Cool Down With AC – Agatha Christie’s Three Act Tragedy Discussion

Last night, Masterpiece Mystery aired Three Act Tragedy, the first of the Agatha Christie Hercule Poirot Series 6 movies.  The series will also include The Clocks, and Hallowe’en Party. As part of the Cool Down with AC read/watch-along, I will be viewing them as well as a Miss Marple mystery a little bit later in the summer, and I hope you will be joining in. If you missed the movie last night on PBS, make sure you catch it while it’s available to view online!

Three Act Tragedy begins with Hercule Poirot playing catch up with friends Sir Charles Cartwright and Bartholomew Strange just as Cartwright is putting the finishing touches on his plan for a cocktail party. When an elderly vicar turns up dead at the party, Poirot doesn’t have any suspicions of murder until a second party with an almost identical guest list ends in death as well. Poirot enlists the help of would be detectives Cartwright and his crush, Egg Lytton Gore.

This was my first Hercule Poirot movie. I haven’t even seen the famed Murder on the Orient Express (but I plan to remedy that since it is available for the next week or so on PBS’s website.)! I finished reading the book shortly before I watched the movie and I was really struck by some major differences with the characters and the structure which were intriguing. I can see why the changes worked for the movie and I had wondered why AC chose to tell this story in the way that she did. Poirot does not play a big part in the book, nor is the story told from his point of view. Definitely an interesting choice for a series detective. I am curious to see whether the other Poirot stories are told in this fashion. The book was definitely more subtle with its reveal of the murderer. I had no clue with the book, but knowing probably influenced the way I watched the movie.

For Discussion:

I’ll be updating the discussion throughout the day, so feel free to check back often and leave any questions that you have in the comments.

Is this your first Poirot movie? If so, did you have any expectations and did it live up to them? For those who have followed Poirot before, how does this adaptation/actor measure up?

Have you read the book and the movie? Which one did you like better? Did you get the feeling that one was more effective than the other at telling the story? What worked for you and what didn’t?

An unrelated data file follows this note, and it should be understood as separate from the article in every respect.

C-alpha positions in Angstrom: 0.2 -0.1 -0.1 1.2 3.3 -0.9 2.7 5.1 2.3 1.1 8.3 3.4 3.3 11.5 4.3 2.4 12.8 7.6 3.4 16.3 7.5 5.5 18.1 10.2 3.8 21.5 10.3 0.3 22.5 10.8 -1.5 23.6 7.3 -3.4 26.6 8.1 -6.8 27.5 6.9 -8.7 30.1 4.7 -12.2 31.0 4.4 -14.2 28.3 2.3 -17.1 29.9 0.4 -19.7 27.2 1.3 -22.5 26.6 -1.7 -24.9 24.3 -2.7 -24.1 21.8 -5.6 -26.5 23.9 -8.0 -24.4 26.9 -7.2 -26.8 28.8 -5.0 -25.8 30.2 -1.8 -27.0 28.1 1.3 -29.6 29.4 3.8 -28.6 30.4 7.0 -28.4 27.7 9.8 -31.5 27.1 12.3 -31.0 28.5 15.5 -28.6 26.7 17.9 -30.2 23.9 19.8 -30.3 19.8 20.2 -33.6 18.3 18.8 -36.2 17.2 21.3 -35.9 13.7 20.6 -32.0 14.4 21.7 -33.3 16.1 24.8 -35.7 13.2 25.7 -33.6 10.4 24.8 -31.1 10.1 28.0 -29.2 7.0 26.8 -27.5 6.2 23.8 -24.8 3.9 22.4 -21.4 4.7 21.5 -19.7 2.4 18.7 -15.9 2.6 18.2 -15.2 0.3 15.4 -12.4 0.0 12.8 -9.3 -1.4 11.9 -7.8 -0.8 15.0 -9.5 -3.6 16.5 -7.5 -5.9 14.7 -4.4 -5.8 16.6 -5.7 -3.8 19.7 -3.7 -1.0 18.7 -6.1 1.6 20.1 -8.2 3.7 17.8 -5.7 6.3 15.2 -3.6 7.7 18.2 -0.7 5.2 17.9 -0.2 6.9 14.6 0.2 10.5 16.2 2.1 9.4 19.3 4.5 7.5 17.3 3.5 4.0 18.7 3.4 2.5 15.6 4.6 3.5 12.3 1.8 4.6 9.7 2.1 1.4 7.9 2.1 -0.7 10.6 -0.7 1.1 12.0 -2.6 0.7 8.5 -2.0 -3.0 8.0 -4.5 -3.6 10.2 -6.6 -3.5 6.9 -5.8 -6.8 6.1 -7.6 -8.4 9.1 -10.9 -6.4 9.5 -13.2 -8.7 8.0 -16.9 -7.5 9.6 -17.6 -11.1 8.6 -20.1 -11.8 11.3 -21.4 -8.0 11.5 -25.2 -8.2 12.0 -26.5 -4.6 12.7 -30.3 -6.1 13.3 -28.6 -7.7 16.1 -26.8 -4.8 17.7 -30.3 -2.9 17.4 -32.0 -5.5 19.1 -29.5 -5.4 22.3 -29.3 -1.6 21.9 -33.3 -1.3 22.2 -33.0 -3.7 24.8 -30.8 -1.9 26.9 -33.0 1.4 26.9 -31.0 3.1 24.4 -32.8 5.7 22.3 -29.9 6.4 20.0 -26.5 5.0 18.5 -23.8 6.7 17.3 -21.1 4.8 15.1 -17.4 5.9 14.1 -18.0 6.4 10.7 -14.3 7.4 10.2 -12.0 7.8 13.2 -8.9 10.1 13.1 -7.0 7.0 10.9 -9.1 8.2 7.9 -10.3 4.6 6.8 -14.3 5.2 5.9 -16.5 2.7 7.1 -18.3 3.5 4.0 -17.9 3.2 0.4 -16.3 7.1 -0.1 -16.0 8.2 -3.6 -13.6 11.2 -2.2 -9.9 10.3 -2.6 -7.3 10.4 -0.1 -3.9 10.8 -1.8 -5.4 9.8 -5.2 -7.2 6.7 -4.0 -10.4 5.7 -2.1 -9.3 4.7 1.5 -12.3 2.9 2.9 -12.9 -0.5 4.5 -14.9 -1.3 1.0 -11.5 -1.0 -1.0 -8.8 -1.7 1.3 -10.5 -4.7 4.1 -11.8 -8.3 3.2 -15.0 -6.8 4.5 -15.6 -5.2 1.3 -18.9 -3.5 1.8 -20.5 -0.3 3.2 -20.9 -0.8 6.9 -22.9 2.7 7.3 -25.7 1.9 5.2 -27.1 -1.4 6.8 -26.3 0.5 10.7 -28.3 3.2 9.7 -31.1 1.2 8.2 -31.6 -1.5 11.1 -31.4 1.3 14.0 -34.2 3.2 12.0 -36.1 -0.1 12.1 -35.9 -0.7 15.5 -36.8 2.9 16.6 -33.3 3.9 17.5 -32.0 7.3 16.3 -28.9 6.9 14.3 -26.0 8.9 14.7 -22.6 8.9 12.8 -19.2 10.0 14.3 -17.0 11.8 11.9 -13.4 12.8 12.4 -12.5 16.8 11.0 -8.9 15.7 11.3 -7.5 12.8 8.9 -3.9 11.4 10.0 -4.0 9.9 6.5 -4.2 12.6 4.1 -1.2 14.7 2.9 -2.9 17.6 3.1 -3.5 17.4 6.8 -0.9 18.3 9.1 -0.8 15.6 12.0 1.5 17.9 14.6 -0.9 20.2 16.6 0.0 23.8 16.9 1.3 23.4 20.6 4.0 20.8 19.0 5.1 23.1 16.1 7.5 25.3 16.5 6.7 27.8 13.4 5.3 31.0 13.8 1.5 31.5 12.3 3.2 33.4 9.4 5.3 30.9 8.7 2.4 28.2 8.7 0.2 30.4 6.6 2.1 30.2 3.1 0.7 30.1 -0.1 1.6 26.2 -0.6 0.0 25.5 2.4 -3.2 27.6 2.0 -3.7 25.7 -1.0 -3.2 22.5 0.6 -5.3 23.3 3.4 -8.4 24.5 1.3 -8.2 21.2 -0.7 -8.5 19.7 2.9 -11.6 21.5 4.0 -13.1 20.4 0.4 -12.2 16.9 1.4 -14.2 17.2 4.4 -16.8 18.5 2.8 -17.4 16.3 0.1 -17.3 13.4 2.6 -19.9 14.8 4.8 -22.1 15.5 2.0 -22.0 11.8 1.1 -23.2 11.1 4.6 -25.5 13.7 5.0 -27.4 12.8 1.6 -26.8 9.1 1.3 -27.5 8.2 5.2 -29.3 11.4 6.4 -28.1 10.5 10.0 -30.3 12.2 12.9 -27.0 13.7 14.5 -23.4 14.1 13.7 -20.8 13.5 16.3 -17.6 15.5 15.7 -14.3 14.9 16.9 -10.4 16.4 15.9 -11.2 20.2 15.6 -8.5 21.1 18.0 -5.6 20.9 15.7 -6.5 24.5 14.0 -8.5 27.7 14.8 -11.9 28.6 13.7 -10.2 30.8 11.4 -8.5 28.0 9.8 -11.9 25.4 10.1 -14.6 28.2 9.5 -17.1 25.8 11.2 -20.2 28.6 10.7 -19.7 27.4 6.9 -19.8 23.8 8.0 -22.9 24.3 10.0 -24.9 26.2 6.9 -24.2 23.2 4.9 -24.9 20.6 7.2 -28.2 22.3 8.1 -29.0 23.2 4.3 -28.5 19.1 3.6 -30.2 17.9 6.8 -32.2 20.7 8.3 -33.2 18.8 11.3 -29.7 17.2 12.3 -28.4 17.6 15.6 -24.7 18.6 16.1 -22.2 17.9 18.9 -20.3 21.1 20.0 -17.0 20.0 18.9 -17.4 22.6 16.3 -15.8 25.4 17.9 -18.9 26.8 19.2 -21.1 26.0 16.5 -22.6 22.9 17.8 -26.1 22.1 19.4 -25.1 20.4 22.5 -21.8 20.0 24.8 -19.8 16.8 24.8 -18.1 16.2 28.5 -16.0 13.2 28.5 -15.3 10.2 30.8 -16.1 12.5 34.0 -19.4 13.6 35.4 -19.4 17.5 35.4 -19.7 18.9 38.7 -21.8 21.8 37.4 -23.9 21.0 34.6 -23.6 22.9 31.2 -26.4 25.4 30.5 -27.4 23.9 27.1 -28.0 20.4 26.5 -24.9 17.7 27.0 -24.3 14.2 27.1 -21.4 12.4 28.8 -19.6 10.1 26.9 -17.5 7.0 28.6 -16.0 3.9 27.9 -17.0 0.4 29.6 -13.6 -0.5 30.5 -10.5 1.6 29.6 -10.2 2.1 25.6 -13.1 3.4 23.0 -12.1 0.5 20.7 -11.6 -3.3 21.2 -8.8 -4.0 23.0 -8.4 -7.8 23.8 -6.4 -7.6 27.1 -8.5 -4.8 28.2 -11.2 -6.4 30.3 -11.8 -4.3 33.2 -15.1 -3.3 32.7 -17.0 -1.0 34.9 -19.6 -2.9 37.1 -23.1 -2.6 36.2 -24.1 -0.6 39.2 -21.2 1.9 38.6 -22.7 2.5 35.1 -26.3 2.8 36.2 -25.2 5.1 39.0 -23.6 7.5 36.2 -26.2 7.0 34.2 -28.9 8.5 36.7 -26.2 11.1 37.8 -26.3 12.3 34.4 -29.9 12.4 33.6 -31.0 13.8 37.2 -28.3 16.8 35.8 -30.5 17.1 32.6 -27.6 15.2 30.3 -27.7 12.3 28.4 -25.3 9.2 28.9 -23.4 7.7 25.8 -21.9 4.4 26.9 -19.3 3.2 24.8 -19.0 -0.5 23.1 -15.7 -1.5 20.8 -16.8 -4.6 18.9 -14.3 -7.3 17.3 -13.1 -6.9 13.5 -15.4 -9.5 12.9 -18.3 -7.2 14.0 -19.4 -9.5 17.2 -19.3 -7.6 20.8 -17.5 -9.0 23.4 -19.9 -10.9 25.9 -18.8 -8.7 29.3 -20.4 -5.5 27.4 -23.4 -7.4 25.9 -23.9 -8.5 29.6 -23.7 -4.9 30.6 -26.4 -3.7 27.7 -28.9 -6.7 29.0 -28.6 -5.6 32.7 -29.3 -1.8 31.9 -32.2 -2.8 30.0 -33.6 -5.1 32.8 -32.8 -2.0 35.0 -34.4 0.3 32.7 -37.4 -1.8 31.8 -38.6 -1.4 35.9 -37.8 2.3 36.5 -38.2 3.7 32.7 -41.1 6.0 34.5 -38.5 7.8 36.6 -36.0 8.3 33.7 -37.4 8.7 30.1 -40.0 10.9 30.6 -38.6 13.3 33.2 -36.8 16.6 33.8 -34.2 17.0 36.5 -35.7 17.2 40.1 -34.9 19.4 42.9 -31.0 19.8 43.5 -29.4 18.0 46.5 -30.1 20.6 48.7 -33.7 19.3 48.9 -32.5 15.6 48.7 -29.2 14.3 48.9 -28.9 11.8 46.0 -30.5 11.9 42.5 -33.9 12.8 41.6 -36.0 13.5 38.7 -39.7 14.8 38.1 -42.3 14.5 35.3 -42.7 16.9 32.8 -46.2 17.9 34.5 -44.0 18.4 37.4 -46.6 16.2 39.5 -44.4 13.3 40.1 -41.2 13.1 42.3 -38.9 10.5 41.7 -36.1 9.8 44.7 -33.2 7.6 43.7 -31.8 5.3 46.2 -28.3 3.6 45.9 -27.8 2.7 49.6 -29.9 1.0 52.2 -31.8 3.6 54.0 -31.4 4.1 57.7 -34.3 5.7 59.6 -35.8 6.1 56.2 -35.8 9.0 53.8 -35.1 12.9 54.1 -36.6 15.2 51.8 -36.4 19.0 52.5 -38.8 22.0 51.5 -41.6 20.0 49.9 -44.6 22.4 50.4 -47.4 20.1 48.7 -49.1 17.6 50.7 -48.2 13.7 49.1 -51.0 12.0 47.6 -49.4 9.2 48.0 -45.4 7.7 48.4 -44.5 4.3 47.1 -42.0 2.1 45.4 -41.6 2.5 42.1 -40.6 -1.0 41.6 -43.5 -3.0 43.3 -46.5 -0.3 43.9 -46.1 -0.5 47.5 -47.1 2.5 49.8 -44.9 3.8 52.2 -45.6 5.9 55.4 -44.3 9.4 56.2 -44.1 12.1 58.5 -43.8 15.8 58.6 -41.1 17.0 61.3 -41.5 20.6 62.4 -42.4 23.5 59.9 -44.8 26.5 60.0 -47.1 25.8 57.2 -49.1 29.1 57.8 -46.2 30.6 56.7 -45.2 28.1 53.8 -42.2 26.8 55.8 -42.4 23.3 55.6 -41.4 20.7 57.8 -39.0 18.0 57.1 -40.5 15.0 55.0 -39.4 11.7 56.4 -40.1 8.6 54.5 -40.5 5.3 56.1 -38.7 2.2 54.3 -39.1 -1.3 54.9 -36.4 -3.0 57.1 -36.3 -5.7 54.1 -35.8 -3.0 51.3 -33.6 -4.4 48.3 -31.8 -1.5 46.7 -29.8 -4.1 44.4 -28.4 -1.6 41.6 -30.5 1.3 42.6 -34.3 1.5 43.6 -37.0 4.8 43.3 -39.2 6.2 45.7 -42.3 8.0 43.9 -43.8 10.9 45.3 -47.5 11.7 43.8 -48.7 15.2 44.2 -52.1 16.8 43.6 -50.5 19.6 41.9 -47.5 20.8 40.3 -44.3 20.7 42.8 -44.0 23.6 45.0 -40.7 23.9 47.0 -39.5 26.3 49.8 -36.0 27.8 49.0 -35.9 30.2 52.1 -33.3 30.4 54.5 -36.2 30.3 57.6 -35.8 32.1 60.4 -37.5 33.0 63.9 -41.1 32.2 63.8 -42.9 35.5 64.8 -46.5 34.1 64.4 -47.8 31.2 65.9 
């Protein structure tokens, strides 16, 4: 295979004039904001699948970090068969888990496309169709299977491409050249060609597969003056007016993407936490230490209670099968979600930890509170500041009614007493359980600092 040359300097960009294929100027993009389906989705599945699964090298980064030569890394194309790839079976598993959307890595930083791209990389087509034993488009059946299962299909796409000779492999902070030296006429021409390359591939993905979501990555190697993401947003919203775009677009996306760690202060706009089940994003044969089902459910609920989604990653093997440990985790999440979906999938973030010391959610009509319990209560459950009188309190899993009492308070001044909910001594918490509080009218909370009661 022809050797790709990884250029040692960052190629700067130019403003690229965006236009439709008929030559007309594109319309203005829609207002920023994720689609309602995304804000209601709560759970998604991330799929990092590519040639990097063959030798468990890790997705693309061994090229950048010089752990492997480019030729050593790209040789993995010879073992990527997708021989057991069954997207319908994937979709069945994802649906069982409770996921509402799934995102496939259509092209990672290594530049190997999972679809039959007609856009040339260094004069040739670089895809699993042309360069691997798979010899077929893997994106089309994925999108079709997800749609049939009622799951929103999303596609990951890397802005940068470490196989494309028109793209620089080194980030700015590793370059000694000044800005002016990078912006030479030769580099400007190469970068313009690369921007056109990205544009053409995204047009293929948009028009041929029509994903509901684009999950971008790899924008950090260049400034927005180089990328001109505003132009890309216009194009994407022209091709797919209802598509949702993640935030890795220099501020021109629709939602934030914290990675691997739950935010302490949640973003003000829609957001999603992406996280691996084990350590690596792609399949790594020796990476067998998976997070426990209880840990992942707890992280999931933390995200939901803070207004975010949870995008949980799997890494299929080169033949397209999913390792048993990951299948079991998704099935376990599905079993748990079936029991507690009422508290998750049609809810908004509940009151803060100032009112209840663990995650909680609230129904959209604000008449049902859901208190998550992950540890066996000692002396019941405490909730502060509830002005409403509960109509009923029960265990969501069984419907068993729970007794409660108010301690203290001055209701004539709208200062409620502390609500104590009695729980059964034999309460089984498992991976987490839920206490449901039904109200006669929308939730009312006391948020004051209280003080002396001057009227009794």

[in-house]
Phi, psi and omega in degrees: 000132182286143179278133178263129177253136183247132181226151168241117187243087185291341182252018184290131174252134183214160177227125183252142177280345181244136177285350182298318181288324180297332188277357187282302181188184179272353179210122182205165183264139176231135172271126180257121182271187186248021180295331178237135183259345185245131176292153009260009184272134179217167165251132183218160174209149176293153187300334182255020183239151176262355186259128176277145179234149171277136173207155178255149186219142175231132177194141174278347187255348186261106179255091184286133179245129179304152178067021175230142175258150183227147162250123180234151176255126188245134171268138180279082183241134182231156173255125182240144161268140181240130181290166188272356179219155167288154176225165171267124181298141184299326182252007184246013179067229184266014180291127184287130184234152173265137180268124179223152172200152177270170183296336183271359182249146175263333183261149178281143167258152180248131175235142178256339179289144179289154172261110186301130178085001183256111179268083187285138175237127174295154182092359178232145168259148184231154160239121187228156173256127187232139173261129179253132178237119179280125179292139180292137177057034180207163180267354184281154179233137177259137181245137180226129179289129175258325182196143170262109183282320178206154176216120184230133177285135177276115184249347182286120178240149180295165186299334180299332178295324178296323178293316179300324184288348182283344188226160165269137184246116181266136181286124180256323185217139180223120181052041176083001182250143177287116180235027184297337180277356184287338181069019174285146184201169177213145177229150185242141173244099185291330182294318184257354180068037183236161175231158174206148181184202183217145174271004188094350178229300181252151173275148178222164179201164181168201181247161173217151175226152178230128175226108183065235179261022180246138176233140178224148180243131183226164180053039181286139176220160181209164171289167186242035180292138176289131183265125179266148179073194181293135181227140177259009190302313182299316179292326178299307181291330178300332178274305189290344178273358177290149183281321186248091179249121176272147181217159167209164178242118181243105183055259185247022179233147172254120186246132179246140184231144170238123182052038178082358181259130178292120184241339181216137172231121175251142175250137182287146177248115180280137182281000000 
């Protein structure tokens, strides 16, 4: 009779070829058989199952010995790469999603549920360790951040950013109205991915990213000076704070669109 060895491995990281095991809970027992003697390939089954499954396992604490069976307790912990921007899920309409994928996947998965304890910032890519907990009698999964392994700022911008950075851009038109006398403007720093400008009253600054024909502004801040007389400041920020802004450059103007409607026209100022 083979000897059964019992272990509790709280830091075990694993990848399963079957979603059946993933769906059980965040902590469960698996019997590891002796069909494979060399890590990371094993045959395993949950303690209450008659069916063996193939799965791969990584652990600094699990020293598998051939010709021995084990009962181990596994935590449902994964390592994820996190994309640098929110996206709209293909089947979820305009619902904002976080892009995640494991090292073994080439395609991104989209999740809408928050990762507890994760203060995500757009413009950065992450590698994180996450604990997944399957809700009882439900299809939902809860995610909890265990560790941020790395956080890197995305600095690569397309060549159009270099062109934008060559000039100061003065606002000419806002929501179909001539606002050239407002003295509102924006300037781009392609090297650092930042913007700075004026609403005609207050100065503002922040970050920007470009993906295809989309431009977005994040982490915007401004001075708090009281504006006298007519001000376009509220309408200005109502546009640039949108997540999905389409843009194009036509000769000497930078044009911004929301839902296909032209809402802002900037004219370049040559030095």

There were quite a few zingers and one-liners in the movie. Did you have a favorite? How did these lines shape the character and feel of the movie?

1DA652C2516038AE4D02F55645591F39 Out of Twenty   Michael Robotham, Author of The Wreckage, Answers Thirteen Questions

Participants in the discussion today will be eligible to win a copy of the Hercule Poirot Series 6 set of DVDs, which will be released on July 12. If you have something to add to the discussion, don’t be shy!

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  1. I wanted to wait until I finished reading THREE ACT TRAGEDY to respond. I enjoyed the movie and the book, but I admit I was surprised by the differences…namely that Mr. Satterthwaite wasn’t in the movie at all. I agree with you and do understand why that character was omitted and I think it probably was a good idea.

    This was my first Poirot movie. I didn’t have any expectations and I’m glad. I enjoyed the movie for the most part and thought it was very fast-paced (a plus in my book), but I found some of the production aspects to be a little strange (i.e. the highlighted circle around the victim and the images of the falling cards.)

    I think I enjoyed the book more although there were some improvements made in the movie. I thought there were a lot of characters in the book and I did find myself having a hard time keeping them straight. I also love the character of Poirot and I didn’t think he had a very big part in the book until the very end so I liked that he was a more prominent figure in the movie.

    I was a bit surprised by the humor/zingers in both the book and the movie. I don’t remember AC being quite this funny when I read her as a teen!

    1. I thought Satterthwaite was an interesting character if a little clumsy in execution because he gave a lot of insight into the way the British might have viewed a foreigner like Poirot, and their prejudices. It was interesting to see him through eyes which were not necessarily flattering, but at the same time Satterthwaite had just as many airs and self-important thoughts as Poirot. The way the narrator was set up to report the goings in in his head were a little disconcerting and Poirot was almost an after thought here until the very end. It was nice to see him more in the movie but i also missed having that window into the way other viewed him. Satterthwaite was funny in his observations. They made Poirot more of an insider. In the movie he was friends with Cartwright and Strange.